I was not able (on my computer) to see anything by Levin but it sounds like his stuff might be fun to look at, like Fischl & Weiss's Rube Goldberg contraptions are.

However I deplore the recent habit of calling anything and everything "art". Art, like food and news and transportation, is simply a particular kind of thing, and calling anything one wishes to sell "art" just because art has such an elevated status does not enhance reasonable discussion.

8.

opie

August 8, 2009, 7:33 AM

For example, I find any extreme demonstration of exotic skill, like the unicycle clip, fascinating for just it is, but if I tried to see it as "art" it would spoil it completely.

9.

Tim

August 8, 2009, 8:28 AM

There can be an art to just about anything, but I wouldn't say that Levin and the unicyclist qualify. They emphasize amusement, spectacle. There is no art in them. And, as Tom mentioned, they have no shelf life.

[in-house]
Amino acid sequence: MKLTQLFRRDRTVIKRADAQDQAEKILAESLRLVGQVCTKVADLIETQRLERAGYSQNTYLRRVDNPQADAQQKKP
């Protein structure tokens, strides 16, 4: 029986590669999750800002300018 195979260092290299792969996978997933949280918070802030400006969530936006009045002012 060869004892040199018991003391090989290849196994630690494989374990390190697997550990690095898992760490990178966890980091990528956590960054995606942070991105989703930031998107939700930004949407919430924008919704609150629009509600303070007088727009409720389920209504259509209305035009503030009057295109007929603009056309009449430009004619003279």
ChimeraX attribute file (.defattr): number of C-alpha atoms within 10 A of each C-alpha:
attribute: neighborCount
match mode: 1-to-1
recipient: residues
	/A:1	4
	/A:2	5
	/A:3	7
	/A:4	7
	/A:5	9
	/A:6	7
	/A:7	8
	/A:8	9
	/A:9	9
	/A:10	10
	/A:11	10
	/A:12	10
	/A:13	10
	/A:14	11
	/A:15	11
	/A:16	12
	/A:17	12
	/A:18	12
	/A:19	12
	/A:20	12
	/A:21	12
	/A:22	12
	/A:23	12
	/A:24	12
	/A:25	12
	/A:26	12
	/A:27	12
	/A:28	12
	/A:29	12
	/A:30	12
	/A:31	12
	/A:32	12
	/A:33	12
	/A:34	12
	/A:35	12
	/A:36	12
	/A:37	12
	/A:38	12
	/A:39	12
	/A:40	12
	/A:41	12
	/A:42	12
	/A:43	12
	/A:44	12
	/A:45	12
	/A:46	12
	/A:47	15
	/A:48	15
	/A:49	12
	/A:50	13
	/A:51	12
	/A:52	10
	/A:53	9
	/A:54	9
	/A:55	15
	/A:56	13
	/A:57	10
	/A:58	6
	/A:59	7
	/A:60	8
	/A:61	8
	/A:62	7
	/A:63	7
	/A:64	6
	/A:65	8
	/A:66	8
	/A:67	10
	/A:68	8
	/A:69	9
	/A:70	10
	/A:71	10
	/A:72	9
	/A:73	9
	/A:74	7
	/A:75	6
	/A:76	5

10.

Chris Rywalt

August 8, 2009, 8:29 AM

Here I was just writing about how I can't enjoy myself at parties and you link to an article telling me I need to get out more, drink (which I don't), smoke (which I despise), gamble (which I also don't), and dress memorably. About the only things on that list I can handle are oysters and sex. And oysters are expensive.

11.

David Richardson

August 8, 2009, 8:36 AM

Thanks for the John Heliker links. Wonderful drawings and a great evocation of the span of an artist's life.

12.

Jack

August 8, 2009, 9:27 AM